Sign up for our free newsletter
Residents of upper Northwest are used to contending with daily bumper-to-bumper traffic on their streets. But Northwesterners are making a big stink over a plan by the U.S. Army Corps of Engineers to add mammoth dump trucks bearing water treatment waste to the gridlock. Under the plan, the trucks would carry 36 tons of sludge each day from the Dalecarlia Water Treatment Plant to a disposal site somewhere in Maryland—a route that would traverse Western Avenue, River Road, and other residential streets in Northwest. The disposal scheme was prompted by a recent ruling by the Environmental Protection Agency prohibiting Dalecarlia from dumping the sludge in the Potomac. The new disposal site won’t be up and running until 2001, but opponents of the plan are organizing now. “This is a family-oriented area, and we shouldn’t bear the burden because the buses have already been re-routed along Western,” says Adina Kanefield, who lives on the District side of Western Avenue in American University Park. Residents are outraged that an environmental study has not been done, but you can bet Northwestern NIMBYs will be doing plenty of their own.
Bailiffs and Broomsticks District residents condemned to jury duty this Friday may behold a curious sight: judges wielding brooms and dustpans instead of gavels. D.C. Superior Court Executive Officer Ulysses Hammond has christened June 7 “Spring Spirit Spruce-Up Day,” and staffers will spend it cleaning up their own work spaces. The courthouse is adorned with colorful posters advertising the event, for which employees must buy special T-shirts in order to get hot dogs at the cookout afterward. While staffers may succeed in rousting the Fritos bags from under their desks, it’s not likely they’ll make much of a difference in the heavily trafficked courthouse, where thousands of dollars in maintenance outlays fail to fix idle escalators and overflowing toilets. Last week, runoff from a stopped-up sink leaked down two floors, flooding the basement and forcing the cafeteria to close for a day. But in a recent memo, Hammond appealed to rank-and-file court workers to fix the building’s chronic maintenance problems: “Let us use this special day to revitalize our working space and to make our facilities more attractive places to spend our working hours.”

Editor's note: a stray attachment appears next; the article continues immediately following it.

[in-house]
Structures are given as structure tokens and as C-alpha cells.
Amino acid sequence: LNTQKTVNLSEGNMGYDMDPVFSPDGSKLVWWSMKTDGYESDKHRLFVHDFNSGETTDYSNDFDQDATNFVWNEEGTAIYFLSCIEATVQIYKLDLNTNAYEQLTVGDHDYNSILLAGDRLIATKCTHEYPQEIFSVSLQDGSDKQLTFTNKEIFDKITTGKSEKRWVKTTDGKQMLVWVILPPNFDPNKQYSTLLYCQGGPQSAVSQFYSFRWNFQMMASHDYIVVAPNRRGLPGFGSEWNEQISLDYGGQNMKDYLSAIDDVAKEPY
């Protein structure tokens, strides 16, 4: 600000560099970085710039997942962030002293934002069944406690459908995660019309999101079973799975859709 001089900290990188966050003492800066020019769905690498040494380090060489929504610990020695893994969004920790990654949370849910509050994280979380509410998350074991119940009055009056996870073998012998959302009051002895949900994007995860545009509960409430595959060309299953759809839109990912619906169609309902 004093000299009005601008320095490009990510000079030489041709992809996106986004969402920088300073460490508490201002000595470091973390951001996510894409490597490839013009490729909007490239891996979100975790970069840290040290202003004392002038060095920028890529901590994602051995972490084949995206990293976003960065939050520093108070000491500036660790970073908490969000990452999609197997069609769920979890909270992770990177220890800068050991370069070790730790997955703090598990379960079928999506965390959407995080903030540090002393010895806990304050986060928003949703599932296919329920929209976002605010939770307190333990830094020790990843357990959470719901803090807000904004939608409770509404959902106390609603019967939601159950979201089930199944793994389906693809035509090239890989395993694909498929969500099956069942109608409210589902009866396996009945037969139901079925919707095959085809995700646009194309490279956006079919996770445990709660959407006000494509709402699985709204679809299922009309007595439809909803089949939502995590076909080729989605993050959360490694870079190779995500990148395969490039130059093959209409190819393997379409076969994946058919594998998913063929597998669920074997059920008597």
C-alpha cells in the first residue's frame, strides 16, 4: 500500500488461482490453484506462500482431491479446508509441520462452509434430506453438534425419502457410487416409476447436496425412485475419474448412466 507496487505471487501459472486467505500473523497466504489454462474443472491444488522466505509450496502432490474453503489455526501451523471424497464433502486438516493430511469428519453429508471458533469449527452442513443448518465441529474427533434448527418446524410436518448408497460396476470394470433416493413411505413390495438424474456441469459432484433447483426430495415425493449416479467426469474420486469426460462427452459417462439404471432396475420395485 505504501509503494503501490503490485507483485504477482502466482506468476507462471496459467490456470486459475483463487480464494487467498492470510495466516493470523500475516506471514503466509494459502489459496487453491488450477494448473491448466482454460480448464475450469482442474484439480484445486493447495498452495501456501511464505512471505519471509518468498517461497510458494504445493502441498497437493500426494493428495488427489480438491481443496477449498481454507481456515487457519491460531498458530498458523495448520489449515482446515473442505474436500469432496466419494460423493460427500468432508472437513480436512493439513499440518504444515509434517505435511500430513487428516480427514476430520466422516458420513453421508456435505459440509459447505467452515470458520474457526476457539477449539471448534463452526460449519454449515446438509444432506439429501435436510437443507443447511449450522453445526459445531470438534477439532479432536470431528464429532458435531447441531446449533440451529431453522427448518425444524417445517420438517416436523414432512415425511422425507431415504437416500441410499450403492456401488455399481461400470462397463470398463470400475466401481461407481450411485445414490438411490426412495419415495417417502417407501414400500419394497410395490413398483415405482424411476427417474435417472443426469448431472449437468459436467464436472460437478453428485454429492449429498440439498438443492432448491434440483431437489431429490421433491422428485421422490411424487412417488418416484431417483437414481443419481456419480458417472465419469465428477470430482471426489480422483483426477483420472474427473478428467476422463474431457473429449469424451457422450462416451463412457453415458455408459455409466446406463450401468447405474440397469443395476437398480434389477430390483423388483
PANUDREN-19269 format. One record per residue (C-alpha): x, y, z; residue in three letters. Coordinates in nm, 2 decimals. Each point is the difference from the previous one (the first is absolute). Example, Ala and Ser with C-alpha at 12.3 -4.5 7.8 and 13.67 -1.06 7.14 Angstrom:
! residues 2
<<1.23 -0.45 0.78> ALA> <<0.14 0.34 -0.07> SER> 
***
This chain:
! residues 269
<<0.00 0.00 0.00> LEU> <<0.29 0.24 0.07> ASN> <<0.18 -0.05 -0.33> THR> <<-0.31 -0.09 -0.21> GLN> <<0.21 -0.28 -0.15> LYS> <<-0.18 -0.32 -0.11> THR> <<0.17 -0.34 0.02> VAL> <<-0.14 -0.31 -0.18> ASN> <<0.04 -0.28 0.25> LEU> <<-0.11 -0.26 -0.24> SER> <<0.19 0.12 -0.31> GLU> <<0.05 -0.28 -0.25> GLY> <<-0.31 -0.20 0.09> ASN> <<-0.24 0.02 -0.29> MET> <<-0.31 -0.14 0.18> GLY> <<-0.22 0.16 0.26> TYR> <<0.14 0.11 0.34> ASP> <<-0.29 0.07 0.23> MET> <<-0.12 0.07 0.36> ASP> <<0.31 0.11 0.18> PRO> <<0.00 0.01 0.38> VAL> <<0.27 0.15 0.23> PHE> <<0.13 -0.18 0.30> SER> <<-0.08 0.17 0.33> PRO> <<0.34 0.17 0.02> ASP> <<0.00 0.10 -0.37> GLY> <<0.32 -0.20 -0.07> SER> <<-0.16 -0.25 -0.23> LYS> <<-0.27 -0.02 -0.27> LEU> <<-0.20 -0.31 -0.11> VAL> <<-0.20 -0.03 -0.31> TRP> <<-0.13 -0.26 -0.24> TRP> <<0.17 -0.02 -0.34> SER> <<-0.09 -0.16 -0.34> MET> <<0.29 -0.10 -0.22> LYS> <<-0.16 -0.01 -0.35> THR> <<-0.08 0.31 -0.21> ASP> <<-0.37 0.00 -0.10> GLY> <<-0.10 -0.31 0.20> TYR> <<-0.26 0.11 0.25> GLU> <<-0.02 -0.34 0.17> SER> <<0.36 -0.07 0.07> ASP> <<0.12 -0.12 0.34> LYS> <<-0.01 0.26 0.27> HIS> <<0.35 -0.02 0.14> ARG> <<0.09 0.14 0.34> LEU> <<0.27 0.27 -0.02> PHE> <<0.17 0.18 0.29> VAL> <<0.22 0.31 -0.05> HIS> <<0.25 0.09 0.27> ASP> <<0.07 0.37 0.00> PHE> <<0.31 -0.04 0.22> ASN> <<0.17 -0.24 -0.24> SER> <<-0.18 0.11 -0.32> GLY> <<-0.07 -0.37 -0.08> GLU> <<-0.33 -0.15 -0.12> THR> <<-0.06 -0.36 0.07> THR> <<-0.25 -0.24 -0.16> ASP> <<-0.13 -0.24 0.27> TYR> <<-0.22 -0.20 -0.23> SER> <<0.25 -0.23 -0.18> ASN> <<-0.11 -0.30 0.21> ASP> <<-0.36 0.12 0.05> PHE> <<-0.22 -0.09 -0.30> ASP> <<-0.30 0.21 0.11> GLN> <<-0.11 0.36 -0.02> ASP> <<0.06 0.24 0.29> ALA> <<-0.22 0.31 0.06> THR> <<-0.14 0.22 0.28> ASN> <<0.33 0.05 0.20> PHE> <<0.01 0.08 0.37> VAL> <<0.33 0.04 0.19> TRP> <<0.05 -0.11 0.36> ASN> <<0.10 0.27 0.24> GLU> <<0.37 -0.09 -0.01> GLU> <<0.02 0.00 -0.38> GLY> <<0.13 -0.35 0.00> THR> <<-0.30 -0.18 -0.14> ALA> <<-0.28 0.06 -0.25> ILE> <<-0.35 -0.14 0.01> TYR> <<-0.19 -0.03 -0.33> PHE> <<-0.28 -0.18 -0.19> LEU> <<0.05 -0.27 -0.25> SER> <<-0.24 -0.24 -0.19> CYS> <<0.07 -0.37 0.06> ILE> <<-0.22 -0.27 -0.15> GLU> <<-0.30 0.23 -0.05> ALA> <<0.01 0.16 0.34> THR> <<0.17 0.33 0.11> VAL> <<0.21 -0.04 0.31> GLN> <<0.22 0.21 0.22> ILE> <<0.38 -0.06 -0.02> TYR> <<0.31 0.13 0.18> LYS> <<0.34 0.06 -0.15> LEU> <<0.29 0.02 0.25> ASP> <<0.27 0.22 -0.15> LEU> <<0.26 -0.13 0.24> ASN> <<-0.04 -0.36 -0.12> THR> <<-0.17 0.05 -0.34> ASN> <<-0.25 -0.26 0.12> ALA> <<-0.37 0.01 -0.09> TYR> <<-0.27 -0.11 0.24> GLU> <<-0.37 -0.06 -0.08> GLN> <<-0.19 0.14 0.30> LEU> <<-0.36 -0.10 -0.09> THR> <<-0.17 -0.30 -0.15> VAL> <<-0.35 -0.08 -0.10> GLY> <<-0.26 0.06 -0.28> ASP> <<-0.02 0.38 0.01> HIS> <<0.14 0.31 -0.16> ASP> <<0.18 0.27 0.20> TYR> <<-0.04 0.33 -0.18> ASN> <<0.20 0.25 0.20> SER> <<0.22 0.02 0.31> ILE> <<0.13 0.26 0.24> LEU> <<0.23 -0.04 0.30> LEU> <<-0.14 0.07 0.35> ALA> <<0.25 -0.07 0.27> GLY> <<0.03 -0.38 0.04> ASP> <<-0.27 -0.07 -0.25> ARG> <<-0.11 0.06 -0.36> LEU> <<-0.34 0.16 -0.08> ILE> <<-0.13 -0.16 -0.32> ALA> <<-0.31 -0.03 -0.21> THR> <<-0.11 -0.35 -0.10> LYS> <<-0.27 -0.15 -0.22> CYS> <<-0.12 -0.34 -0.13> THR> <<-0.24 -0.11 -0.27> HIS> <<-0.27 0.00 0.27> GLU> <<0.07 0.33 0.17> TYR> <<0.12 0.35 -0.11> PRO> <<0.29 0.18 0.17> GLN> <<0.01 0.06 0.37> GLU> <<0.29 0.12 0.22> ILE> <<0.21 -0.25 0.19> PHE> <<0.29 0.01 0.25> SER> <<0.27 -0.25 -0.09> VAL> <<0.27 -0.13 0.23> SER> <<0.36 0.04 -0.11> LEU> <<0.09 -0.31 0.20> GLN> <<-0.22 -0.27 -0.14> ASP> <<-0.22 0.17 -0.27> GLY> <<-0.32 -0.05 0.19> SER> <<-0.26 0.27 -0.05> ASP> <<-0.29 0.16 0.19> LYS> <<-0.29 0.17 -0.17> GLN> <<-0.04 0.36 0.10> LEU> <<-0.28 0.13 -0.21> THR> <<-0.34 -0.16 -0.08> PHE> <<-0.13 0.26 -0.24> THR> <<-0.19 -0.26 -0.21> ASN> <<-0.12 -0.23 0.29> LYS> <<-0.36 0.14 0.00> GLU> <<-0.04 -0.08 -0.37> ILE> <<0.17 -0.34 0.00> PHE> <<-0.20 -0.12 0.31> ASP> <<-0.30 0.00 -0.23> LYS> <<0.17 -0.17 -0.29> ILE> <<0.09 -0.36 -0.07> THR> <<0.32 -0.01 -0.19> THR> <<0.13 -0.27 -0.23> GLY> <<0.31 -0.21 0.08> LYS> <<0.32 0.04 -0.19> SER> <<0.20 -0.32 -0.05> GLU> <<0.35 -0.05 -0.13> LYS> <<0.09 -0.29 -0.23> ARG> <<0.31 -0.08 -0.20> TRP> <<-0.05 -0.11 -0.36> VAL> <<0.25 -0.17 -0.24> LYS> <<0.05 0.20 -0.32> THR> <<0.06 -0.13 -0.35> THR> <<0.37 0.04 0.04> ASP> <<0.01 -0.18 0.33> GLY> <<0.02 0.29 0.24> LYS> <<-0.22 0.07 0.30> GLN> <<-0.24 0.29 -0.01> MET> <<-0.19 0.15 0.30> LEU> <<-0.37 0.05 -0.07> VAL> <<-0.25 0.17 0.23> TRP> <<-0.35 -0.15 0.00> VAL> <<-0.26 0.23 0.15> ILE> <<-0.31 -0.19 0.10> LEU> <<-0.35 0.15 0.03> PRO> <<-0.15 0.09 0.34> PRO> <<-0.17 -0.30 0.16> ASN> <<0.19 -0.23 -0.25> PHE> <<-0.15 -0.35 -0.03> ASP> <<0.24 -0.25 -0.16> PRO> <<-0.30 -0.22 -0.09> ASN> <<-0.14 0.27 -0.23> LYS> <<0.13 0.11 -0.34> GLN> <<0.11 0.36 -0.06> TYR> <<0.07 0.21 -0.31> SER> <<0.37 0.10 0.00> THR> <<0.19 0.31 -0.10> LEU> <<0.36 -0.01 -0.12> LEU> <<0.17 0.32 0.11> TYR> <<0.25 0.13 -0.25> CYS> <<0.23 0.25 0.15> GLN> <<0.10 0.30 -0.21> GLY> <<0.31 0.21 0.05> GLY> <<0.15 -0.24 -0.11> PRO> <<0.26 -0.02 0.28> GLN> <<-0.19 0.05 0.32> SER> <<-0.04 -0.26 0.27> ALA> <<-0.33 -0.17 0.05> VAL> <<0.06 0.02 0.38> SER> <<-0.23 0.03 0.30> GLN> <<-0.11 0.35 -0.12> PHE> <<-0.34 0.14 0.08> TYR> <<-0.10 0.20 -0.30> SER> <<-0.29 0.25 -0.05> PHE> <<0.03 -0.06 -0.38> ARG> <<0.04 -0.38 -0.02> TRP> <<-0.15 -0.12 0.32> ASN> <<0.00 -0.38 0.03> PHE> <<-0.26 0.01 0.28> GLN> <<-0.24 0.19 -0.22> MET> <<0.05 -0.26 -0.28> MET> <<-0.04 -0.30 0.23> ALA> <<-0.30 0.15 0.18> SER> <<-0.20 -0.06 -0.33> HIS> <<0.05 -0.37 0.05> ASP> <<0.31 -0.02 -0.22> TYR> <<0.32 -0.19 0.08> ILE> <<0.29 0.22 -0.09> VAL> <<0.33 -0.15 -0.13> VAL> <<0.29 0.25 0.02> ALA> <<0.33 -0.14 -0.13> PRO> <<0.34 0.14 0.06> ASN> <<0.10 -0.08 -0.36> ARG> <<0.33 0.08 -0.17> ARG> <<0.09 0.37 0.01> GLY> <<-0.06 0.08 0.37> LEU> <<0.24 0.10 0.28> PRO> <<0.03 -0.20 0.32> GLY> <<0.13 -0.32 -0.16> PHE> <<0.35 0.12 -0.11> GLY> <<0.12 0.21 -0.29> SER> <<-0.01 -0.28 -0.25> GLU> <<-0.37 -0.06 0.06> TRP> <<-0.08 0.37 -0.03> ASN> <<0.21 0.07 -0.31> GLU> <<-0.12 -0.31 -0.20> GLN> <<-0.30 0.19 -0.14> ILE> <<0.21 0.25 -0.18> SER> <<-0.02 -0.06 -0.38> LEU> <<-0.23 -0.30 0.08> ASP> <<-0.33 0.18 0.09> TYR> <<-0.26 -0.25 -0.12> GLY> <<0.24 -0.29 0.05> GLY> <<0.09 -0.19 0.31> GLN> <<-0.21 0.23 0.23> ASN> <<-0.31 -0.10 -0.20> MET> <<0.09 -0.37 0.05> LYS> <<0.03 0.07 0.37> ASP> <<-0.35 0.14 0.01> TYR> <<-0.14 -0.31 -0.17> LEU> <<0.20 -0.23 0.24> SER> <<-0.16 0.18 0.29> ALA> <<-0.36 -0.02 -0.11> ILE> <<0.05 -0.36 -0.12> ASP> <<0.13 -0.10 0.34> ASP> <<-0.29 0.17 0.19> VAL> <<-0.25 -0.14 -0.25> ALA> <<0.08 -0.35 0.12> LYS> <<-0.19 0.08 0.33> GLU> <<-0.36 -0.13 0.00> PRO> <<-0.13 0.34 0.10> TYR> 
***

Lost Cause In 1994, Sharon Prost made national news when she lost custody of her two children in a divorce battle after a D.C. judge ruled that she was too career-oriented to care for her kids. The Women’s Legal Defense Fund immediately took up her cause. Prost’s boss, Sen. Orrin Hatch (R-Utah), helped her raise nearly $20,000 for legal fees, and 15 members of Congress wrote a letter protesting the judge’s decision. But now the Supreme Court may be Prost’s only hope for relief. The D.C. Court of Appeals recently upheld Superior Court Judge Mildred Edwards’ decision to throw out Prost’s claim that her ex-husband Kenneth Green had physically assaulted her. The court also upheld Edwards’ decision to award Green $1,200 in attorney’s fees because Green was forced to defend himself from the litigation initiated by his wealthy ex-wife and her high-powered legal team, which included former Watergate prosecutor Charles F.C. Ruff (now D.C.’s Corporation Counsel). “I’m sure it pisses her off,” says Sandra Wilkof, Green’s attorney. “But as far as I’m concerned, this resolves all the issues in the case.”